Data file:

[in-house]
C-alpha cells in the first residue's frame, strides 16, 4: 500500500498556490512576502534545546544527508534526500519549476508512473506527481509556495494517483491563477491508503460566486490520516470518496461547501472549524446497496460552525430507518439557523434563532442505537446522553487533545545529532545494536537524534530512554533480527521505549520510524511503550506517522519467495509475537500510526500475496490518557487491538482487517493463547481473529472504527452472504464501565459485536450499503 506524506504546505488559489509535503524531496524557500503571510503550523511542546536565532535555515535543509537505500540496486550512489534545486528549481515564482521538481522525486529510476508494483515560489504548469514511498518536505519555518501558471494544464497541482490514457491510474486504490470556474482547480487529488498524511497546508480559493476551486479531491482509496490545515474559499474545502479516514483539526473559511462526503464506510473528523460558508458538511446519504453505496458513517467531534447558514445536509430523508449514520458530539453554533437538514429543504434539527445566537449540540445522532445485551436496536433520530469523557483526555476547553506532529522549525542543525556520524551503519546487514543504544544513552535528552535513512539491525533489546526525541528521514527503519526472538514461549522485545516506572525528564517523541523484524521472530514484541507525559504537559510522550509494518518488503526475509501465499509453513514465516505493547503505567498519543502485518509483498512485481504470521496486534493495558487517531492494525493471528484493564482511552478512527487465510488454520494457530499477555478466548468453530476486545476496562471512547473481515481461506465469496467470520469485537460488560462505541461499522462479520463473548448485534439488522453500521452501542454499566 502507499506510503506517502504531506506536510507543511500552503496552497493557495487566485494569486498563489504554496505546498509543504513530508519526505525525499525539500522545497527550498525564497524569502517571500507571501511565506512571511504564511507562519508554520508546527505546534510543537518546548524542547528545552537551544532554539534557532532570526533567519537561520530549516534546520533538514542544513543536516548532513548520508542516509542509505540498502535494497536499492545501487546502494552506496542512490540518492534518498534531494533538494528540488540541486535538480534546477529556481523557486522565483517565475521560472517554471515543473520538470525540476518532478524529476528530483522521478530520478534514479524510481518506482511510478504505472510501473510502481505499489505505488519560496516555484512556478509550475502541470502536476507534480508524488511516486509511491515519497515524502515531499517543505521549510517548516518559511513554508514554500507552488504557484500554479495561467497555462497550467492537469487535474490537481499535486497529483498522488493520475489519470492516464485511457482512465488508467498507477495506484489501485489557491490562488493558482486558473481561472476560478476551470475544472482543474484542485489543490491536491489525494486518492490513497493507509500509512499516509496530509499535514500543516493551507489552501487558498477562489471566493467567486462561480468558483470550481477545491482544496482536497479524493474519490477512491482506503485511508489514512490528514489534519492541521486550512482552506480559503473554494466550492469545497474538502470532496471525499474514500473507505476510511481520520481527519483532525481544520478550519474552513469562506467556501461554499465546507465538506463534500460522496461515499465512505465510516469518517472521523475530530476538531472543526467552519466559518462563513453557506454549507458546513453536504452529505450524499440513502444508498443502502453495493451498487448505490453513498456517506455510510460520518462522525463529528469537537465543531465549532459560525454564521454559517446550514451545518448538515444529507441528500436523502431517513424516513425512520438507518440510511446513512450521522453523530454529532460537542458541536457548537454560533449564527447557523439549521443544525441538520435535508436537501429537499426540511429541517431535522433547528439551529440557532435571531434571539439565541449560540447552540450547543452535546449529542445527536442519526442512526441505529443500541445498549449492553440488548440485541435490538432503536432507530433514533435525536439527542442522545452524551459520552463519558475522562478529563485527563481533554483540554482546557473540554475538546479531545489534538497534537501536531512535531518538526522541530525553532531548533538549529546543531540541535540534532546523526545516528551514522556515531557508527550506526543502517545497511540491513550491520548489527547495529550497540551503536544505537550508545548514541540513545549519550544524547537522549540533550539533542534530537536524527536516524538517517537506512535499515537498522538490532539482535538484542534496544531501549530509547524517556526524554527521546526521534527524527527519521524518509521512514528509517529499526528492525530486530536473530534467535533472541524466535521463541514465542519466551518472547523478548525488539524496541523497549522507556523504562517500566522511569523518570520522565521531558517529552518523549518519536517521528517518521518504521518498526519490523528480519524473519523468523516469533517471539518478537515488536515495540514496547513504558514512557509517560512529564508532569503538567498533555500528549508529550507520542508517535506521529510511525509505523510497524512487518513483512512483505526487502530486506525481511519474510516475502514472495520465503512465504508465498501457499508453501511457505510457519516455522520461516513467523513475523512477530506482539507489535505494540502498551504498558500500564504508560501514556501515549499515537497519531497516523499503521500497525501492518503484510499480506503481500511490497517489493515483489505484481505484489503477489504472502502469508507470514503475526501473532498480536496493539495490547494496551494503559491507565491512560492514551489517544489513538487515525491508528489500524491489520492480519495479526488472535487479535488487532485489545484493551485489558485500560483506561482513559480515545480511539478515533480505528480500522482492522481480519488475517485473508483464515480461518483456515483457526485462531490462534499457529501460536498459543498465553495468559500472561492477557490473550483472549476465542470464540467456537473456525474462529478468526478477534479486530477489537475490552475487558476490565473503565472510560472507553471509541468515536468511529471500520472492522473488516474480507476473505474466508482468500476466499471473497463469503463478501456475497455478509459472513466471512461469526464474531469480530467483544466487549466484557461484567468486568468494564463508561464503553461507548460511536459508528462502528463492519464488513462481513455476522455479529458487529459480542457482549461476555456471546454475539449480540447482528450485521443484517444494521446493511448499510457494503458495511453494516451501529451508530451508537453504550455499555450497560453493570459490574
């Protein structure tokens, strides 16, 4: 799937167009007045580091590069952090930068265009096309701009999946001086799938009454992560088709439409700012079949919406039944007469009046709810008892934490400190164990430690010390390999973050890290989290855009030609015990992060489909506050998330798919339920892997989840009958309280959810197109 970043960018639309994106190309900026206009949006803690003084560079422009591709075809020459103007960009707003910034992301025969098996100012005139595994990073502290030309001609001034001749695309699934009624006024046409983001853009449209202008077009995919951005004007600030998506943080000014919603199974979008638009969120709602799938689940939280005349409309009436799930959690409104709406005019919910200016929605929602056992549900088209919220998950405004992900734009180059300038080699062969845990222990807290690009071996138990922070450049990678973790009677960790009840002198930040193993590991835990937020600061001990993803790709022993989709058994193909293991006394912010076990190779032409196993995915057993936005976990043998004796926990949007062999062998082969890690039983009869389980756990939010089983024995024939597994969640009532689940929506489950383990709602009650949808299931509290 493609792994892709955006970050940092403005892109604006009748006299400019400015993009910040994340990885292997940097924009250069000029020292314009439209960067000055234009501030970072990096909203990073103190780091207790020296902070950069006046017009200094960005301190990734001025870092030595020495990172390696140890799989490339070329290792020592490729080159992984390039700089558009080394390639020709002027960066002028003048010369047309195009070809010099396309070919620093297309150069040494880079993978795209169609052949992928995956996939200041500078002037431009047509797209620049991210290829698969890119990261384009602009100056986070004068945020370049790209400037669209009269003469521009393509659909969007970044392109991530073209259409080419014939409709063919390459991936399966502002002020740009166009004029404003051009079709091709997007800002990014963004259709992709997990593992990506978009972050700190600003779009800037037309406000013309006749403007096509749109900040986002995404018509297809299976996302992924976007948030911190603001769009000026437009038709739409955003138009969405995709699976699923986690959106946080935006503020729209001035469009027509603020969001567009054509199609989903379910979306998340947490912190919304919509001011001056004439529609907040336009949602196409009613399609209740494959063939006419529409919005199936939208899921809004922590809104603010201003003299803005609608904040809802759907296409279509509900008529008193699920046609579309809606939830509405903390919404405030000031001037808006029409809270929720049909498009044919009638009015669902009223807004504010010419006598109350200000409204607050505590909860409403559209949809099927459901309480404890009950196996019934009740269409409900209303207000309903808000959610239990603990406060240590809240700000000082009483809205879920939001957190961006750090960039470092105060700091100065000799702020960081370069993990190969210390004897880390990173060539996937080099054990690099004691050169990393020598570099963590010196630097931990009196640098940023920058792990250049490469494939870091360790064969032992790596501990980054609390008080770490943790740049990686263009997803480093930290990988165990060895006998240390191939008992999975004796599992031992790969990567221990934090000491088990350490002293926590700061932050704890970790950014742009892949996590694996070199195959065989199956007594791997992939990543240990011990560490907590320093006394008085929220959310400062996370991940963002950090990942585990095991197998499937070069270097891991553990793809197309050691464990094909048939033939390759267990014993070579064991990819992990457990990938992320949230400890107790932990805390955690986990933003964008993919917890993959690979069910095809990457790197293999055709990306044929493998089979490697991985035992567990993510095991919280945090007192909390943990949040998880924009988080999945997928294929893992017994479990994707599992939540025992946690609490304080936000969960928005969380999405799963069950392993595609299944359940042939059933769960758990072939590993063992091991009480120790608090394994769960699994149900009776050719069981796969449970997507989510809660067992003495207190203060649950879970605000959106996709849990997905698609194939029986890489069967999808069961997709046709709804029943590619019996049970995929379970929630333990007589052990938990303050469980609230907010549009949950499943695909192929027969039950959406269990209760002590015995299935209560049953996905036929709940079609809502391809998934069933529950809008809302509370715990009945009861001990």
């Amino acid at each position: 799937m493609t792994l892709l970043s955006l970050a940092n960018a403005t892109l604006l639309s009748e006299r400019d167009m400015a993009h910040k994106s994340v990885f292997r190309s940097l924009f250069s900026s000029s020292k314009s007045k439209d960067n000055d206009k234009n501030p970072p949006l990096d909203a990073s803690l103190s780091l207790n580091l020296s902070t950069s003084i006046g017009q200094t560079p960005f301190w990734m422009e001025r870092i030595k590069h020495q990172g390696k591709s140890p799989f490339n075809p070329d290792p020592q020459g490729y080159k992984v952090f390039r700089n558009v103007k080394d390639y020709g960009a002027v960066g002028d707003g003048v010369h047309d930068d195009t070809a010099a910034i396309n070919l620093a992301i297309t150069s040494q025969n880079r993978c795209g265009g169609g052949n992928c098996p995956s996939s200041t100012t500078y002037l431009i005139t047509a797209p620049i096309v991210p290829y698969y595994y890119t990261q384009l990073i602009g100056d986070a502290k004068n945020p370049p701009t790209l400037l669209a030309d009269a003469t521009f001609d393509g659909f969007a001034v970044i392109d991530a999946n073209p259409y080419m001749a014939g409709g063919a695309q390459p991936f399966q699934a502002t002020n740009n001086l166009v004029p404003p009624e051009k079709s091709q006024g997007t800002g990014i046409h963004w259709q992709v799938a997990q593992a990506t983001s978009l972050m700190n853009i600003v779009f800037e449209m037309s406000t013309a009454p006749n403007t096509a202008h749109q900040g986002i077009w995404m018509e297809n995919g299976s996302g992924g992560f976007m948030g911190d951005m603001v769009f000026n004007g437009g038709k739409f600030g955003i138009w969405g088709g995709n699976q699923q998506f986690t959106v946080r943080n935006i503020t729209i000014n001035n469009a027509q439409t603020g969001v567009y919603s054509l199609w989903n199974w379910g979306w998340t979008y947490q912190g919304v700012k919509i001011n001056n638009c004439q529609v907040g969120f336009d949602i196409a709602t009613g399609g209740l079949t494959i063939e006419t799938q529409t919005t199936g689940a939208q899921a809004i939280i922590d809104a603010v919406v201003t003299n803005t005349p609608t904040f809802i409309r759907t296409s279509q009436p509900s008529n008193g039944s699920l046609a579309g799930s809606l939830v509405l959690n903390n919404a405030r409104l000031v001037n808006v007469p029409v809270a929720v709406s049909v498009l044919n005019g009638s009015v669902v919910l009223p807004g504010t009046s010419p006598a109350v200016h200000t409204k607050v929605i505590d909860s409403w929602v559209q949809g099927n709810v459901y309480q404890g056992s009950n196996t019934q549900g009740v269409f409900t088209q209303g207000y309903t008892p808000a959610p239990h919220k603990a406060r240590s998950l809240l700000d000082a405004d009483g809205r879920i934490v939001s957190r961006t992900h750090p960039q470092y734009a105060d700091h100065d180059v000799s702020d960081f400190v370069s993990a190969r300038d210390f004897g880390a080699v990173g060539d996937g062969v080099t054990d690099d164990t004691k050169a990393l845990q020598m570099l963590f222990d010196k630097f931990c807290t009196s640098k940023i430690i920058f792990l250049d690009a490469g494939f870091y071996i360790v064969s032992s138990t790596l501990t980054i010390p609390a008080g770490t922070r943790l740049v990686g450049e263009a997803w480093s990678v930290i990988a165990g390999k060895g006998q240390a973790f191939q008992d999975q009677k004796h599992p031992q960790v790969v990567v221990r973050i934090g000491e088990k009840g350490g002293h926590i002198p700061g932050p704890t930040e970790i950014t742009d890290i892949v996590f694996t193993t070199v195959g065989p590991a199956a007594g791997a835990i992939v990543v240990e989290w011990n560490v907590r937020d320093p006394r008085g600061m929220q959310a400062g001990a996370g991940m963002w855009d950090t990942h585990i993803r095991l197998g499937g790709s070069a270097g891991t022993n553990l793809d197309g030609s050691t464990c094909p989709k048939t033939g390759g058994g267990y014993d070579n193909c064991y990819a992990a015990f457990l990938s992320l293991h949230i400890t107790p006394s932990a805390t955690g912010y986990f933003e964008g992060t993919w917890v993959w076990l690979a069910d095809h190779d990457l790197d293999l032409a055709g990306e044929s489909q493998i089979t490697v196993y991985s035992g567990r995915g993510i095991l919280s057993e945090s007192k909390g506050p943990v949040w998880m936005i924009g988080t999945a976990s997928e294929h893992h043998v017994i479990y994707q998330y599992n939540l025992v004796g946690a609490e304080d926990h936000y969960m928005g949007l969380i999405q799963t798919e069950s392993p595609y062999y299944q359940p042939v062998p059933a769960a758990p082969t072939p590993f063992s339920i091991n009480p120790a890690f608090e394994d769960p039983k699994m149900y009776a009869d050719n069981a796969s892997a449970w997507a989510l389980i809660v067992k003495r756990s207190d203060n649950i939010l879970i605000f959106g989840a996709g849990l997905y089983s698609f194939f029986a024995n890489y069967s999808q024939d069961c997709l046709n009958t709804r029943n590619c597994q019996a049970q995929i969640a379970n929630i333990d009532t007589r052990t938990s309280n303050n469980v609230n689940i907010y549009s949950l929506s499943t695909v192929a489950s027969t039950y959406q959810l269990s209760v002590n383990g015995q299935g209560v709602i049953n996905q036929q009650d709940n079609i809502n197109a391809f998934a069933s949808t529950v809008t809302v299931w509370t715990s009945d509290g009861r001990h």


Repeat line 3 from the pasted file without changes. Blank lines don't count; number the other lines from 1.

């Protein structure tokens, strides 16, 4: 799937167009007045580091590069952090930068265009096309701009999946001086799938009454992560088709439409700012079949919406039944007469009046709810008892934490400190164990430690010390390999973050890290989290855009030609015990992060489909506050998330798919339920892997989840009958309280959810197109 970043960018639309994106190309900026206009949006803690003084560079422009591709075809020459103007960009707003910034992301025969098996100012005139595994990073502290030309001609001034001749695309699934009624006024046409983001853009449209202008077009995919951005004007600030998506943080000014919603199974979008638009969120709602799938689940939280005349409309009436799930959690409104709406005019919910200016929605929602056992549900088209919220998950405004992900734009180059300038080699062969845990222990807290690009071996138990922070450049990678973790009677960790009840002198930040193993590991835990937020600061001990993803790709022993989709058994193909293991006394912010076990190779032409196993995915057993936005976990043998004796926990949007062999062998082969890690039983009869389980756990939010089983024995024939597994969640009532689940929506489950383990709602009650949808299931509290 493609792994892709955006970050940092403005892109604006009748006299400019400015993009910040994340990885292997940097924009250069000029020292314009439209960067000055234009501030970072990096909203990073103190780091207790020296902070950069006046017009200094960005301190990734001025870092030595020495990172390696140890799989490339070329290792020592490729080159992984390039700089558009080394390639020709002027960066002028003048010369047309195009070809010099396309070919620093297309150069040494880079993978795209169609052949992928995956996939200041500078002037431009047509797209620049991210290829698969890119990261384009602009100056986070004068945020370049790209400037669209009269003469521009393509659909969007970044392109991530073209259409080419014939409709063919390459991936399966502002002020740009166009004029404003051009079709091709997007800002990014963004259709992709997990593992990506978009972050700190600003779009800037037309406000013309006749403007096509749109900040986002995404018509297809299976996302992924976007948030911190603001769009000026437009038709739409955003138009969405995709699976699923986690959106946080935006503020729209001035469009027509603020969001567009054509199609989903379910979306998340947490912190919304919509001011001056004439529609907040336009949602196409009613399609209740494959063939006419529409919005199936939208899921809004922590809104603010201003003299803005609608904040809802759907296409279509509900008529008193699920046609579309809606939830509405903390919404405030000031001037808006029409809270929720049909498009044919009638009015669902009223807004504010010419006598109350200000409204607050505590909860409403559209949809099927459901309480404890009950196996019934009740269409409900209303207000309903808000959610239990603990406060240590809240700000000082009483809205879920939001957190961006750090960039470092105060700091100065000799702020960081370069993990190969210390004897880390990173060539996937080099054990690099004691050169990393020598570099963590010196630097931990009196640098940023920058792990250049490469494939870091360790064969032992790596501990980054609390008080770490943790740049990686263009997803480093930290990988165990060895006998240390191939008992999975004796599992031992790969990567221990934090000491088990350490002293926590700061932050704890970790950014742009892949996590694996070199195959065989199956007594791997992939990543240990011990560490907590320093006394008085929220959310400062996370991940963002950090990942585990095991197998499937070069270097891991553990793809197309050691464990094909048939033939390759267990014993070579064991990819992990457990990938992320949230400890107790932990805390955690986990933003964008993919917890993959690979069910095809990457790197293999055709990306044929493998089979490697991985035992567990993510095991919280945090007192909390943990949040998880924009988080999945997928294929893992017994479990994707599992939540025992946690609490304080936000969960928005969380999405799963069950392993595609299944359940042939059933769960758990072939590993063992091991009480120790608090394994769960699994149900009776050719069981796969449970997507989510809660067992003495207190203060649950879970605000959106996709849990997905698609194939029986890489069967999808069961997709046709709804029943590619019996049970995929379970929630333990007589052990938990303050469980609230907010549009949950499943695909192929027969039950959406269990209760002590015995299935209560049953996905036929709940079609809502391809998934069933529950809008809302509370715990009945009861001990």